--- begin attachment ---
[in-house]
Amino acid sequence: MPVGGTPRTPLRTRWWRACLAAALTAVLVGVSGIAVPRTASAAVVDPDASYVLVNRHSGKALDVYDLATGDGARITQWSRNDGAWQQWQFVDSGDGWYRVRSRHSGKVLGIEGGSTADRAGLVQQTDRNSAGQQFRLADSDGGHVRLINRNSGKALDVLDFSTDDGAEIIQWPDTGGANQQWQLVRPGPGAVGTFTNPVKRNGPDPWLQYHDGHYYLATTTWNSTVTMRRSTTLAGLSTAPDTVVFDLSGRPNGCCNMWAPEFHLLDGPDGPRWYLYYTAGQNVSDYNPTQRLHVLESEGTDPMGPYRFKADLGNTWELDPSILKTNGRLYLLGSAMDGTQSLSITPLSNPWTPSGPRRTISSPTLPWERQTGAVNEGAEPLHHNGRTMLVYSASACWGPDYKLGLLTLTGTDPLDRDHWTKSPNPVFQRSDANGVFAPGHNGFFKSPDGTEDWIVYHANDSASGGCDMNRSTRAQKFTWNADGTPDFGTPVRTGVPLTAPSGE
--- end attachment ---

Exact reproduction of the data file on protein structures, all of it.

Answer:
[in-house]
Amino acid sequence: MPVGGTPRTPLRTRWWRACLAAALTAVLVGVSGIAVPRTASAAVVDPDASYVLVNRHSGKALDVYDLATGDGARITQWSRNDGAWQQWQFVDSGDGWYRVRSRHSGKVLGIEGGSTADRAGLVQQTDRNSAGQQFRLADSDGGHVRLINRNSGKALDVLDFSTDDGAEIIQWPDTGGANQQWQLVRPGPGAVGTFTNPVKRNGPDPWLQYHDGHYYLATTTWNSTVTMRRSTTLAGLSTAPDTVVFDLSGRPNGCCNMWAPEFHLLDGPDGPRWYLYYTAGQNVSDYNPTQRLHVLESEGTDPMGPYRFKADLGNTWELDPSILKTNGRLYLLGSAMDGTQSLSITPLSNPWTPSGPRRTISSPTLPWERQTGAVNEGAEPLHHNGRTMLVYSASACWGPDYKLGLLTLTGTDPLDRDHWTKSPNPVFQRSDANGVFAPGHNGFFKSPDGTEDWIVYHANDSASGGCDMNRSTRAQKFTWNADGTPDFGTPVRTGVPLTAPSGE